Podcast: Listen to 'This Is Why'
I'd never heard of physical therapy when I entered the University of Wisconsin-La Crosse in fall 1977. I'd considered a career in physical education, given my participation in and passion for sports, but elected instead to pursue another interest, writing, and seek a degree in communications.
Since I didn't know anyone at the school, I attended a freshman mixer. I found myself in a conga line behind a girl named Jane who became my best friend and roommate. She was pursuing a degree in physical therapy. Though it would be years before I would work in the field myself, that introduction influenced my initial and later career choices.
As Jane's studies progressed, I became a frequent practice patient for range-of-motion measurements, palpations, and manipulations. Because of those experiences, upon graduation I sought employment in health care communications, and subsequently worked as a writer and editor in that field for nearly 20 years.
After 2 shoulder surgeries and subsequent physical therapy, however, I was ready to switch from writing about health care to hands-on participation. I consulted with my physical therapists (PTs), who encouraged me to pursue either a master of physical therapy degree—which was standard then—or an associate degree to become a physical therapist assistant (PTA). Because of family and financial considerations, I pursued the latter.
Prior to graduation, I was called in for an interview at the University of Texas MD Anderson Cancer Center. While I didn't see myself working there, I figured the interviewing experience would be helpful. After 4 hours at the center, however, I felt overwhelmingly that I belonged there. Fortunately, MD Anderson felt the same way. It's now been my professional home for nearly 6 years.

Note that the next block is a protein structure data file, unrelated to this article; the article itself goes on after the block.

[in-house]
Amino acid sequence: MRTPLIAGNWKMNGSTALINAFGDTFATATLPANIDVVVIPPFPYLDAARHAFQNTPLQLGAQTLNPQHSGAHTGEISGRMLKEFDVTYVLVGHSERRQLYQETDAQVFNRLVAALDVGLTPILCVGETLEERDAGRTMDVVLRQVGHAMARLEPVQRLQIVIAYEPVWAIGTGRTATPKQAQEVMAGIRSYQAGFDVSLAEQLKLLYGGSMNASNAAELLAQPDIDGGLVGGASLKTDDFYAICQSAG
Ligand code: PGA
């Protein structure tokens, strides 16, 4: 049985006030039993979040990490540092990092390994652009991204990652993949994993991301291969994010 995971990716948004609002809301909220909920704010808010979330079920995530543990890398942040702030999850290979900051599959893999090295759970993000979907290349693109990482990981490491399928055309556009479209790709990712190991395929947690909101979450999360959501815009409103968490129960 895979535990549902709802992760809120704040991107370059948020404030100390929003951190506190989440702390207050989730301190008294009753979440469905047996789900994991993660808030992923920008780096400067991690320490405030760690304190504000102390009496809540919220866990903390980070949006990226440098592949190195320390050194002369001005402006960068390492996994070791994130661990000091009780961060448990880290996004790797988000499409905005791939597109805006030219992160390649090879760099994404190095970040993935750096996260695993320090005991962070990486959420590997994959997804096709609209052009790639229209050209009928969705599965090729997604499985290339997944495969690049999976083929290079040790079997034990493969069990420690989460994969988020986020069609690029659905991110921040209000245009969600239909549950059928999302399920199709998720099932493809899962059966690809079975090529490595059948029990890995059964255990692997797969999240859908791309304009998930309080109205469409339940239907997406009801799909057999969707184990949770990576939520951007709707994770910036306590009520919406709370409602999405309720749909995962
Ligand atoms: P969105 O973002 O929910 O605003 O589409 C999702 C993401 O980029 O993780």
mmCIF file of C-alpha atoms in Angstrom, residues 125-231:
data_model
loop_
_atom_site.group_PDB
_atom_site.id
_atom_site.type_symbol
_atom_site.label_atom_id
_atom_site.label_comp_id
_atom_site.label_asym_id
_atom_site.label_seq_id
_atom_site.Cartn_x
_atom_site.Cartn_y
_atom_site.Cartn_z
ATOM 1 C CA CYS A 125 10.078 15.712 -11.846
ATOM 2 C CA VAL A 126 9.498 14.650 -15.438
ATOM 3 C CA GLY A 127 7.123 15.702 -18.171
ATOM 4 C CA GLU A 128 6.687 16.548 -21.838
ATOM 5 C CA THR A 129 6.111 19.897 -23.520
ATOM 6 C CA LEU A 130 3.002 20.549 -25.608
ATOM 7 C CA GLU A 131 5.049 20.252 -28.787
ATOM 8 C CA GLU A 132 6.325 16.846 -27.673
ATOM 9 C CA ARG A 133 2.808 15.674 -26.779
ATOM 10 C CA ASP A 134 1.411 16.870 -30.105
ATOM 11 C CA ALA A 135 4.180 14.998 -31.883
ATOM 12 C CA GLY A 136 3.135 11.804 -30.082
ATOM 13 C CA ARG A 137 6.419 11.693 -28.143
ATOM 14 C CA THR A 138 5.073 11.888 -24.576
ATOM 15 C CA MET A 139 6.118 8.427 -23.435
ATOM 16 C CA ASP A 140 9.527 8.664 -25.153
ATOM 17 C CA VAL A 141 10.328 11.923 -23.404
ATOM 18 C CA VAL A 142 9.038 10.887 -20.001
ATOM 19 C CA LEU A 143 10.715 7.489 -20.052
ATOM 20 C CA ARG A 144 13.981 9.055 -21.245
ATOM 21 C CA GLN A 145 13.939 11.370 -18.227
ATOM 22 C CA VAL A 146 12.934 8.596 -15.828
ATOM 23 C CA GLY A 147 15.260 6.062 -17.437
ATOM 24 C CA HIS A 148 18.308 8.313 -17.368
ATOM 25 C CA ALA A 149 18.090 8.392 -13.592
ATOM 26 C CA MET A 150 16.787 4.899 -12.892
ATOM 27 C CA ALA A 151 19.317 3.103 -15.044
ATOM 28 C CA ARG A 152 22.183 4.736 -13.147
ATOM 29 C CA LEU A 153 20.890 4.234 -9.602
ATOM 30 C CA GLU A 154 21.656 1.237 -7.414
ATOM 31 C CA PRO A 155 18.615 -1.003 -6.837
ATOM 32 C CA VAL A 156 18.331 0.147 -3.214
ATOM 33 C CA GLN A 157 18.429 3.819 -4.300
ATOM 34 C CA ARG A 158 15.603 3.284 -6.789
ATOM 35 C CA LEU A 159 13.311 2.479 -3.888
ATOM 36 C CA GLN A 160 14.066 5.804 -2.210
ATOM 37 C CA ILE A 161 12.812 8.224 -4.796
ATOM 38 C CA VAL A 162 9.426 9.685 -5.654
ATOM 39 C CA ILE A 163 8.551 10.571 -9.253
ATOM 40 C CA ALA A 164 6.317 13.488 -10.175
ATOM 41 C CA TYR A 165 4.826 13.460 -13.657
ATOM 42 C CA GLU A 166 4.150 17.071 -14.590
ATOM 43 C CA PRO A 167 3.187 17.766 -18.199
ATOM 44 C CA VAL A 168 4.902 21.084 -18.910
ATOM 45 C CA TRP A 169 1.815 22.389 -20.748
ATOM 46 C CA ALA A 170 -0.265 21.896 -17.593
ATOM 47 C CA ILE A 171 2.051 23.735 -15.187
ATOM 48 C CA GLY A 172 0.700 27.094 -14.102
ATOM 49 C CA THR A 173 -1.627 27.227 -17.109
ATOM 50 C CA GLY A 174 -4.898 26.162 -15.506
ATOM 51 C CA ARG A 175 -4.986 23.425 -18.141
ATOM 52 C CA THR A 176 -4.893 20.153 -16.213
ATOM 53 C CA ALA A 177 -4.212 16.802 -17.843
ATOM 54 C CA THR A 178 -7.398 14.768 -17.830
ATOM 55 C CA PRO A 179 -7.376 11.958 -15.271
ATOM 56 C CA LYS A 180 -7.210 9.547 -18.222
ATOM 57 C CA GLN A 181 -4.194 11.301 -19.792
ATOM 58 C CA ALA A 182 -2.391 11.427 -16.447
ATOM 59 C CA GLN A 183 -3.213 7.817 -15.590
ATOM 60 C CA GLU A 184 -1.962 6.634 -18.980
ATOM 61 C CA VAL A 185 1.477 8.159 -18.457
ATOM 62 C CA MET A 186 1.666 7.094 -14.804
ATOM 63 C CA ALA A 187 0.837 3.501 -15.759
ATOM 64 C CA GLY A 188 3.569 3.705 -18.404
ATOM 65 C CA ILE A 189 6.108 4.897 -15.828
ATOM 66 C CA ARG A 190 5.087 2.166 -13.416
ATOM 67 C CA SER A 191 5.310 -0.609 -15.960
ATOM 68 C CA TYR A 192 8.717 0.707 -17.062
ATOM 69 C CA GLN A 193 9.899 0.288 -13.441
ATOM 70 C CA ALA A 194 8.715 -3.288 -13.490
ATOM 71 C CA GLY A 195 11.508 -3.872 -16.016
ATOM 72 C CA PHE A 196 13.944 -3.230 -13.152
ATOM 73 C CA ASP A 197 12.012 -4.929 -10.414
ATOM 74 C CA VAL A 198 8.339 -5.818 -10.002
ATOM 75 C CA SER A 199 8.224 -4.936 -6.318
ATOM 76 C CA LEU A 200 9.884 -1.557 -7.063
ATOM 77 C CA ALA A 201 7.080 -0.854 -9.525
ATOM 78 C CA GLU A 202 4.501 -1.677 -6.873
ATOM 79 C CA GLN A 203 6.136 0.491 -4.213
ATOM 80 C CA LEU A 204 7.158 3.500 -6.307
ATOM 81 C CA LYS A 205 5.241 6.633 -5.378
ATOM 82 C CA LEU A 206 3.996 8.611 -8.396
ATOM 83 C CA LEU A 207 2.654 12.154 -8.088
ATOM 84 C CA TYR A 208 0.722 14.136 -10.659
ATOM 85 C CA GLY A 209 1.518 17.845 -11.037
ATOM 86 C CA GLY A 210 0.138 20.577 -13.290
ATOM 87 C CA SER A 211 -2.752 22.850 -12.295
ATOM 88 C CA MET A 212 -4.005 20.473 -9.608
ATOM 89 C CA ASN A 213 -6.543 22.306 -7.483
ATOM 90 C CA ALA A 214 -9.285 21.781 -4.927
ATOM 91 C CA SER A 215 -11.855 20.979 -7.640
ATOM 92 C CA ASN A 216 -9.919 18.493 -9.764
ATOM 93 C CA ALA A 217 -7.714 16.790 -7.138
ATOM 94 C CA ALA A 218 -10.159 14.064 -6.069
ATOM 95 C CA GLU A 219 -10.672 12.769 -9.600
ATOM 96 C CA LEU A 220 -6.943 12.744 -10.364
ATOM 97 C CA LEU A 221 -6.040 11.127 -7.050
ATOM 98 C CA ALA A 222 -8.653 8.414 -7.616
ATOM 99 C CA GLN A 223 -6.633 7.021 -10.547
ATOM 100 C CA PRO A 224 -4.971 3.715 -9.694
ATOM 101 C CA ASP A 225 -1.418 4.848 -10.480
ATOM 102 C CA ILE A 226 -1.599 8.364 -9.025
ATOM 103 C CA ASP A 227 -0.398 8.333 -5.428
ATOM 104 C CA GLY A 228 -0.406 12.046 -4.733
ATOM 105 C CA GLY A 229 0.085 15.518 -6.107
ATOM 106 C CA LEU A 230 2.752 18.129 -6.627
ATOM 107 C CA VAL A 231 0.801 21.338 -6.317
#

People often ask me such questions as, "What can you possibly do with cancer patients?" and, "Isn't it depressing?" I reply by citing success stories: The patient with breast cancer who arrived at the center with very limited shoulder range of motion, but had functional use upon discharge. The patient who'd had a stem cell transplant and initially could walk only 600 feet in 6 minutes, but who'd increased that distance to 1,500 feet by discharge. The young man who'd had an internal hemipelvectomy—removal of the pelvis on 1 side—and was told he never would walk again, yet who progressed from a wheelchair, to crutches, to 1 crutch, to using no assistive device at all.
Of course, not all of our patients survive, and that's tough on our committed team of PTs, occupational therapists, and assistants. But we do make a difference for patients by doing our utmost to keep them motivated and moving.
Patients sometimes tell me therapy is the 1 thing they look forward to. At such moments I know I'm in the right place. If I can make even a very small difference each day to a single patient or caregiver, I feel I'm not merely making a living, but helping to make a life.
Beyond the success stories, I've seen that disease is a great equalizer. It doesn't matter where patients come from, what religion they practice, whether they are gay or straight, or young or old. What matters is that they all want to get better. What's paramount is that each receives kind, compassionate, expert care.
In a way, I've recently come full circle. Last October I was diagnosed with breast cancer. I had surgery and have continued to work, mostly full time, while undergoing chemotherapy and biologic therapy. I now have even more to offer patients, because I've walked a mile in their shoes. From my perspectives as both a PTA and a patient of physical therapy, I feel privileged to be part of this healing profession.
Nancy V. Paddison, PTA, BA, is a rehabilitation services team member at the University of Texas MD Anderson Cancer Center in Houston.
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